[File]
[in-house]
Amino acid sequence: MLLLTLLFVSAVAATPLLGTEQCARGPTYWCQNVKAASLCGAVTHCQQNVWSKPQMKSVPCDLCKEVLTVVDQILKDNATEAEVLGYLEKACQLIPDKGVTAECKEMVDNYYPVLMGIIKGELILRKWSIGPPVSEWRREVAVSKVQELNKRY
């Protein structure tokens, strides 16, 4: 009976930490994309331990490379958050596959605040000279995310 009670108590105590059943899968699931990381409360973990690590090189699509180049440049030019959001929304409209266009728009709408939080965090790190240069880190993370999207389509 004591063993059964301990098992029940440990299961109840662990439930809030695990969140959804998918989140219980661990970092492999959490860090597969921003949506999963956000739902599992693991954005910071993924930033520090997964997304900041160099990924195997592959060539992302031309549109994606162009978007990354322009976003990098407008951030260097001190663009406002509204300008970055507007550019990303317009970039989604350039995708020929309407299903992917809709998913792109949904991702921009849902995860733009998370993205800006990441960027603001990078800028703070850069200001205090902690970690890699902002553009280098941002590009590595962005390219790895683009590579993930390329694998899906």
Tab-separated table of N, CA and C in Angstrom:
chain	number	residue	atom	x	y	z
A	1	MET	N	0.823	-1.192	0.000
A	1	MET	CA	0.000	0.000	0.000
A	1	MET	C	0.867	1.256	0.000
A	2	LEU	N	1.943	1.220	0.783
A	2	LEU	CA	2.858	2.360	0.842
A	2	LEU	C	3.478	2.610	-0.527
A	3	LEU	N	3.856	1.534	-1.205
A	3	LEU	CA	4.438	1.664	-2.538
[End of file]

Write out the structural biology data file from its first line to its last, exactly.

[in-house]
Amino acid sequence: MLLLTLLFVSAVAATPLLGTEQCARGPTYWCQNVKAASLCGAVTHCQQNVWSKPQMKSVPCDLCKEVLTVVDQILKDNATEAEVLGYLEKACQLIPDKGVTAECKEMVDNYYPVLMGIIKGELILRKWSIGPPVSEWRREVAVSKVQELNKRY
């Protein structure tokens, strides 16, 4: 009976930490994309331990490379958050596959605040000279995310 009670108590105590059943899968699931990381409360973990690590090189699509180049440049030019959001929304409209266009728009709408939080965090790190240069880190993370999207389509 004591063993059964301990098992029940440990299961109840662990439930809030695990969140959804998918989140219980661990970092492999959490860090597969921003949506999963956000739902599992693991954005910071993924930033520090997964997304900041160099990924195997592959060539992302031309549109994606162009978007990354322009976003990098407008951030260097001190663009406002509204300008970055507007550019990303317009970039989604350039995708020929309407299903992917809709998913792109949904991702921009849902995860733009998370993205800006990441960027603001990078800028703070850069200001205090902690970690890699902002553009280098941002590009590595962005390219790895683009590579993930390329694998899906």
Tab-separated table of N, CA and C in Angstrom:
chain	number	residue	atom	x	y	z
A	1	MET	N	0.823	-1.192	0.000
A	1	MET	CA	0.000	0.000	0.000
A	1	MET	C	0.867	1.256	0.000
A	2	LEU	N	1.943	1.220	0.783
A	2	LEU	CA	2.858	2.360	0.842
A	2	LEU	C	3.478	2.610	-0.527
A	3	LEU	N	3.856	1.534	-1.205
A	3	LEU	CA	4.438	1.664	-2.538